A comfortable pair of casual riding shorts. They’ve got technical bike-specific features built in, but come up small and lack some design components which would make them more versatile.
Reinforced seat area
Come up small
No zipped or buttoned pockets
Cadence Collection is the brainchild of Californian designer Dustin Klein. It makes small runs of technical cycling kit which have distinctive designs. Alongside its more technical clothing, Cadence also produces a range of more casual, lifestyle clothing, including bike specific jeans, hoodies and tee shirts.
Its 10-4 shorts follow the cycling-casual idiom. They’re made of a fabric which is 88% nylon and 12% lycra, so there’s masses of stretch built in. They are also water resistant, so a shower or road damp will just roll off them, which is a useful attribute in our changeable conditions.
Their bike-specific features continue with a double layer of fabric over the seat area. It’s not enough to protect you from a sharp saddle but does give a bit of extra wear resistance. It extends most of the way down the inside of the leg too, helping to prevent chafing. The seams along the inside edges of the legs and up the back of the shorts are flatlocked. This should also help with rubbing, although they end up quite pronounced due to the thickness of all those layers of fabric.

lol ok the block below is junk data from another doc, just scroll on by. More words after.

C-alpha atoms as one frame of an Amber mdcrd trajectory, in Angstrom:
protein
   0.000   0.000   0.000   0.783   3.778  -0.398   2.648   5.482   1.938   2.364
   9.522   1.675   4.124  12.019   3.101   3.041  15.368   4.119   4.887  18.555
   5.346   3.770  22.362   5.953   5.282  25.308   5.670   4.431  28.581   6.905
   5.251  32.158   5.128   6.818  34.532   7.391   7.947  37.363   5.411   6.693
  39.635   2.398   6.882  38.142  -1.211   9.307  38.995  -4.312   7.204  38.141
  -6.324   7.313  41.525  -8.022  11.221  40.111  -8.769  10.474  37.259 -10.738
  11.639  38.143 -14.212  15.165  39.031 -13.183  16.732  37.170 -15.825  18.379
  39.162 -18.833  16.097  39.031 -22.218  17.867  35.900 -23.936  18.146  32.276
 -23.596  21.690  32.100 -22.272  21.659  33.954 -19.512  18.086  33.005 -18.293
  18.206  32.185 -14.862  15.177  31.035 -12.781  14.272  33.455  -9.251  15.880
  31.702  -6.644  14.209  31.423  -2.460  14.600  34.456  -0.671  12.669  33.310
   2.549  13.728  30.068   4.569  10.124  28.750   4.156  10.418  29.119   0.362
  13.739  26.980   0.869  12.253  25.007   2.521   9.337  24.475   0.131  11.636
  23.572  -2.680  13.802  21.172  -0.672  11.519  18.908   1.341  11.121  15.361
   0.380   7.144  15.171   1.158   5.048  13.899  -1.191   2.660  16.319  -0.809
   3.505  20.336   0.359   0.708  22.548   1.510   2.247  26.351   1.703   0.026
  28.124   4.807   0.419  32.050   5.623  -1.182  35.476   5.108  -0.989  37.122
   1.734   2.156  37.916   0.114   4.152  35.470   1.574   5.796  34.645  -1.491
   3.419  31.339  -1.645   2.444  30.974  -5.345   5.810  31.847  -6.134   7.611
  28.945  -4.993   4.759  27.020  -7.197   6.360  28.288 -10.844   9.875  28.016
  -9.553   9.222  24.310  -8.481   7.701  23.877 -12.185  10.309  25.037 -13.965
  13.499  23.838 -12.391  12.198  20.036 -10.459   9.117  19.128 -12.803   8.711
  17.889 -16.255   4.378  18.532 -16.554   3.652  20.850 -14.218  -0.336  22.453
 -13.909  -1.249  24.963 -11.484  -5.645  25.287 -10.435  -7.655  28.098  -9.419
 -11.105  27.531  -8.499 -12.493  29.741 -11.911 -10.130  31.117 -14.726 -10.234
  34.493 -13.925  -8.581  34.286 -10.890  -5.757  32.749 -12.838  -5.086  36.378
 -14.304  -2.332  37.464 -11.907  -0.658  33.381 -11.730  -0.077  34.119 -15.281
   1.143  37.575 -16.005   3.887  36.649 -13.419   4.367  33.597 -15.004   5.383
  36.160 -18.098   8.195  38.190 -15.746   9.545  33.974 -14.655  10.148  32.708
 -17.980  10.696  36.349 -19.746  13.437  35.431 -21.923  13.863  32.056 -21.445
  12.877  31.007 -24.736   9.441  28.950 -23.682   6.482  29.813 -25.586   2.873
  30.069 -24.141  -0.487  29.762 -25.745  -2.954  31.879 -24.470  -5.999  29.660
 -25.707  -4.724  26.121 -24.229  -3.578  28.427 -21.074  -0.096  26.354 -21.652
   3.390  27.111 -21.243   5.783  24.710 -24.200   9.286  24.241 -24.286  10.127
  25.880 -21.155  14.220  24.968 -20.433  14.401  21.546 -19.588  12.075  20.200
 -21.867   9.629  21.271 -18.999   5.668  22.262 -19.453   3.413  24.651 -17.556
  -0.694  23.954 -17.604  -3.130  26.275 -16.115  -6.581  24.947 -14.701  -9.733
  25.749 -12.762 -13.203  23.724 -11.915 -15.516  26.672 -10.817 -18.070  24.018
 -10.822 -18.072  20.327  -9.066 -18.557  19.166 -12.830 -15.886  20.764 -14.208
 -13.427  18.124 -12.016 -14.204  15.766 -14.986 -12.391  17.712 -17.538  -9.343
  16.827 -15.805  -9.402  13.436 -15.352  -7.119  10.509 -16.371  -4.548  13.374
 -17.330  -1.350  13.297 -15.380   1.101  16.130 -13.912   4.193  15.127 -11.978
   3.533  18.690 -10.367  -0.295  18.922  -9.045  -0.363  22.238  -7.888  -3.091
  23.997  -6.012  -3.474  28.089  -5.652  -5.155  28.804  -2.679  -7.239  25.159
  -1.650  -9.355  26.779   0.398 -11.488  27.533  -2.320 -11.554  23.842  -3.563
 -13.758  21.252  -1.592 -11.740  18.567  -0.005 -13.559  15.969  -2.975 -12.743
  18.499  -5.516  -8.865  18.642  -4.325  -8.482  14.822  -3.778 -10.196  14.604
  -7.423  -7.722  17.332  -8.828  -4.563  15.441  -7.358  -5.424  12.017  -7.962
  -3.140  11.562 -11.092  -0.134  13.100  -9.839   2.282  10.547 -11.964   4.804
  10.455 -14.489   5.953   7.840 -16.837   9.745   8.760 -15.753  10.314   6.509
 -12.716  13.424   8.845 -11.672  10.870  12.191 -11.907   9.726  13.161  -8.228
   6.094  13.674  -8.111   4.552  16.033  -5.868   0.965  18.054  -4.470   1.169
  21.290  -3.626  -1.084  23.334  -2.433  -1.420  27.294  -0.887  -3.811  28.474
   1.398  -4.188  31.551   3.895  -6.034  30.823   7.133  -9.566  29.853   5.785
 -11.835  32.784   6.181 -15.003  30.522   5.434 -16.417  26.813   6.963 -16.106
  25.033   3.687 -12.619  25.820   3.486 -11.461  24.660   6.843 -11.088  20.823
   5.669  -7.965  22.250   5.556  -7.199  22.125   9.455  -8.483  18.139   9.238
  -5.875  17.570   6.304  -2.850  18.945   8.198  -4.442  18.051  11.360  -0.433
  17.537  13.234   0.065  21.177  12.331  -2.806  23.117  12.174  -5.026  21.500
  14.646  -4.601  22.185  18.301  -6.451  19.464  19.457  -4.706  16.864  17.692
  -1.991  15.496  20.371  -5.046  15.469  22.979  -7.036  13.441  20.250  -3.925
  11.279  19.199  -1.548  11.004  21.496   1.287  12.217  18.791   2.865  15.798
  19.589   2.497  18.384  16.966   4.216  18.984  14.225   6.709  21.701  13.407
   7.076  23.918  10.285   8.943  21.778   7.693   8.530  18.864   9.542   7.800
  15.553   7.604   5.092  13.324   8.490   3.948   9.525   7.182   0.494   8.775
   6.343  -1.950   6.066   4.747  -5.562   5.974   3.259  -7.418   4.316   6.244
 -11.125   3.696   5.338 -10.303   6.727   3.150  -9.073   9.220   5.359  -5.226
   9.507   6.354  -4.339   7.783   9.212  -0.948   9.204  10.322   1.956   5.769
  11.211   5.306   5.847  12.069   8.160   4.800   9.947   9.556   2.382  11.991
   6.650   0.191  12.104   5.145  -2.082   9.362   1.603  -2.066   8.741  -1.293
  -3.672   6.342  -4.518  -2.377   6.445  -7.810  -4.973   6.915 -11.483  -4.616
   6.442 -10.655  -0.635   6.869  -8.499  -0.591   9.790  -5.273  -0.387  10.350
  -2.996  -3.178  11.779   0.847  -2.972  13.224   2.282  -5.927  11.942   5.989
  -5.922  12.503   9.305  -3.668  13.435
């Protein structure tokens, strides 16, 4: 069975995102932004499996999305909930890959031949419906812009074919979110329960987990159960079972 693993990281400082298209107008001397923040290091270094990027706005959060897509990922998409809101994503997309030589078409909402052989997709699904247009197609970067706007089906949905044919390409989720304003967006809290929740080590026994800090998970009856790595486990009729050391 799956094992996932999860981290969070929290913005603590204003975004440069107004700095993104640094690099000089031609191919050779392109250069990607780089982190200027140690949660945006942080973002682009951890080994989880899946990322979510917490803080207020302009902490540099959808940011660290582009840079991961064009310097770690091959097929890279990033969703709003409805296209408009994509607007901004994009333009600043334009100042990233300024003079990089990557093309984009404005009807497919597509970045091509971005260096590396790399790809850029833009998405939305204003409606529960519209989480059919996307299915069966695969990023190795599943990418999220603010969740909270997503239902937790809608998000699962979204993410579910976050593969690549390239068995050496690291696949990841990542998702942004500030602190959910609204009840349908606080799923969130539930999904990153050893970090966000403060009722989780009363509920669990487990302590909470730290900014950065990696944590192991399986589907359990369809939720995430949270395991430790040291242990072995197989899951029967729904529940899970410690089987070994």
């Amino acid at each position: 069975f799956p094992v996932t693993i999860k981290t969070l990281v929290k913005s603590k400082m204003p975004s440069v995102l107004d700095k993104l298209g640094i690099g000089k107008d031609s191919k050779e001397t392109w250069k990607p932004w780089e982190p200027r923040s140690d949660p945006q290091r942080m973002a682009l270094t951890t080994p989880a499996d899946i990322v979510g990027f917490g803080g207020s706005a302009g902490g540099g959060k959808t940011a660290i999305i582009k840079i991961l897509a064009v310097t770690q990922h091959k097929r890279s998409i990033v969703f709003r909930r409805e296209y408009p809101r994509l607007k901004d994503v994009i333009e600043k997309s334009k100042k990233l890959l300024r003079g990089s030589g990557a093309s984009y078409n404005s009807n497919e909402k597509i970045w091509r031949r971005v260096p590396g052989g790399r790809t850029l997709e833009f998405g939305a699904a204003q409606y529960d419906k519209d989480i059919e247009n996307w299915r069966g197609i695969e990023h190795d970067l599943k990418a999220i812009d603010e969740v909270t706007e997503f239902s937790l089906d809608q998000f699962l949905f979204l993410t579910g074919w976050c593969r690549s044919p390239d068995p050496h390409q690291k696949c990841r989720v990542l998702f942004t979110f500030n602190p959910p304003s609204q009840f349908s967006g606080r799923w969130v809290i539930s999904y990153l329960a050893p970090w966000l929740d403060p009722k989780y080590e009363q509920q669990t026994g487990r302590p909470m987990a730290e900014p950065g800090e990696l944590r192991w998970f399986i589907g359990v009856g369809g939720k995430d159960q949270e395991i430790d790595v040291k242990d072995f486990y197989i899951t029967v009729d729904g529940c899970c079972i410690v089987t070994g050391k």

The shorts come with four mesh pockets. These are a good size and well finished, although none of them zip or are buttoned, meaning that they may not be the best place to stash your valuables. Otherwise, there are belt loops and a small reflective tag in the rear waistband on the left side – so not the best position for UK roads.
Watch: Buyer's guide to Autumn and Spring clothing
Although there’s lots of stretch in the 10-4 shorts, I found that they came up very small and that the leg openings in particular were quite tight on me, so they were less comfortable to ride in than I had hoped. Cadence in the US recommends that you size up, which I would definitely endorse.
So the Cadence 10-4 shorts are well made, should be comfortable for casual bike rides and will fend off some wet weather, if you choose the right size. They also come in brown and blue, if you don’t like the tan which we’ve tested.
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Paul started writing for Cycling Weekly in 2015, covering cycling tech, new bikes and product testing. Since then, he’s reviewed hundreds of bikes and thousands of other pieces of cycling equipment for the magazine and the Cycling Weekly website.
He’s been cycling for a lot longer than that though and his travels by bike have taken him all around Europe and to California. He’s been riding gravel since before gravel bikes existed too, riding a cyclocross bike through the Chilterns and along the South Downs.
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